Improspectives

Improv skills lead to success

Gamification: Delineating Target Behaviors

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My previous set of posts described elements of gamification (such as meaningful choices and conflict) and how to incorporate them into business and improv. Kevin Werbach and his coauthor Dan Hunter also identify six steps to gamification (For the Win, p. 86), which I think provide an excellent framework for business and theatrical endeavors. My previous post covered defining business objectives. In this post, I’ll talk about delineating target behaviors.

The authors’ six D’s are:

  • Define business objectives
  • Delineate target behaviors
  • Describe your players
  • Devise activity cycles
  • Don’t forget the fun!
  • Deploy the appropriate tools

Defining business objectives is the most abstract element of the process, in the sense that the results (increase attendance or driving more visitors to your site) are long-range goals that  result from other efforts. Delineating target behaviors means identifying the specific actions you want your players to take. For example, you might want your players to fill in their profiles completely, perhaps showing a progress bar like the one LinkedIn uses. You can also reward behaviors such as inviting one’s friends to join a site, making purchases, and attending events.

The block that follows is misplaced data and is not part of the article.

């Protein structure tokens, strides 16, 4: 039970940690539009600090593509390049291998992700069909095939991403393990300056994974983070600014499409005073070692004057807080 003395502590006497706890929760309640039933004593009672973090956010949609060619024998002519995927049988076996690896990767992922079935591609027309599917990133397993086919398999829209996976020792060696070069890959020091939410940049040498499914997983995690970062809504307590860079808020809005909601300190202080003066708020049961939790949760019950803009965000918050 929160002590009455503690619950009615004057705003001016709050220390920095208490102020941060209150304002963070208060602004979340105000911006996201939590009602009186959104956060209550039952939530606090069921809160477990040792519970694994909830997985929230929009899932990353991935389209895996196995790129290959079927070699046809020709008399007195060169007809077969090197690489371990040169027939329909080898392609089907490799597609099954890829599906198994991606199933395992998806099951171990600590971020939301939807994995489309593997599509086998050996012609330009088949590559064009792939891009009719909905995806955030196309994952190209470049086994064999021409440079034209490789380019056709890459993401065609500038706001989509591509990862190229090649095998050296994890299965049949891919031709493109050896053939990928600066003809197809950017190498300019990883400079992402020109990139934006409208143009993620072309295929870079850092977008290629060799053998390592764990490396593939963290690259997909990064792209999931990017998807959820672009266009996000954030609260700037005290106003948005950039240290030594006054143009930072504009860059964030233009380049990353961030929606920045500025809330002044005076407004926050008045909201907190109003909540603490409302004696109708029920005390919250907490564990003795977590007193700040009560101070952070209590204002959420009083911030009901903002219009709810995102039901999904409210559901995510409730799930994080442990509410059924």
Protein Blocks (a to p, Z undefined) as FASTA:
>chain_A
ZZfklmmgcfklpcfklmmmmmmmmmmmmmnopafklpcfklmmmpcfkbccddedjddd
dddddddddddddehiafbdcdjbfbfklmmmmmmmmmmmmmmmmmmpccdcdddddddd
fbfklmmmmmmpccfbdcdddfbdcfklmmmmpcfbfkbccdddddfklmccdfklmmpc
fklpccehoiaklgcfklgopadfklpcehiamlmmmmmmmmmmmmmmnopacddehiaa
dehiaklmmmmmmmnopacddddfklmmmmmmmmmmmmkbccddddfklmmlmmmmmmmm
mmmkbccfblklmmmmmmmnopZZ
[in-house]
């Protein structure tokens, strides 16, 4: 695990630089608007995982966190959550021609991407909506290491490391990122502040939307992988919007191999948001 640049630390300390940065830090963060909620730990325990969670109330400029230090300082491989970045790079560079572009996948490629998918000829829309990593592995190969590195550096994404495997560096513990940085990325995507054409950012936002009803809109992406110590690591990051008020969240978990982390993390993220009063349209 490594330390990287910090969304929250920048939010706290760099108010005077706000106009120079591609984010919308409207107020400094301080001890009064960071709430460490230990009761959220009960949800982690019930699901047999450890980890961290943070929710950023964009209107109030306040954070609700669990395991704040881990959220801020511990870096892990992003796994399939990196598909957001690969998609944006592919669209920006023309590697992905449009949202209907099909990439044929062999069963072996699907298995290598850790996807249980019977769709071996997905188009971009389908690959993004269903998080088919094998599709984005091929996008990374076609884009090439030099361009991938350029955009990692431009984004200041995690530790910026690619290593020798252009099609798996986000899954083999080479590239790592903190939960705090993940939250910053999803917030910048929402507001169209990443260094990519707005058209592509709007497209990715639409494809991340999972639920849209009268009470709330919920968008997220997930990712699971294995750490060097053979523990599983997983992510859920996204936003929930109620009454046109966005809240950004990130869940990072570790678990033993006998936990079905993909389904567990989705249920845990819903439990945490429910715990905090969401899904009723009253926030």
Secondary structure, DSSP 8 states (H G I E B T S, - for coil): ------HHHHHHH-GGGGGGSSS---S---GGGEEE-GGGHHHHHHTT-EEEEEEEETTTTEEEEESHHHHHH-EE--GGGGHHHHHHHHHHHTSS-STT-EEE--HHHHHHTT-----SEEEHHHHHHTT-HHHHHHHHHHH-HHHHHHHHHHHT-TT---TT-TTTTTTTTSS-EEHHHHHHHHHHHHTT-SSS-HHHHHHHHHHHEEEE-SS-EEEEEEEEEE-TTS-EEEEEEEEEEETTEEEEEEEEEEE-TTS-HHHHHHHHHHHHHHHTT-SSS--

In an improv context, you should think about what you want your audience members to do. Of course you want them to attend your shows and tell their friends how brilliant and funny you are, but you should also focus on what you want them to do during the show. For example, how do you get suggestions, and how does the process affect the suggestions you get? How do you reward audience members for following your instructions, and how do you correct them if they don’t?

Businesses of all types, whether manufacturing, web services, or theaters, must structure their offerings to get the desired responses from their customers. It helps to know what those responses are.

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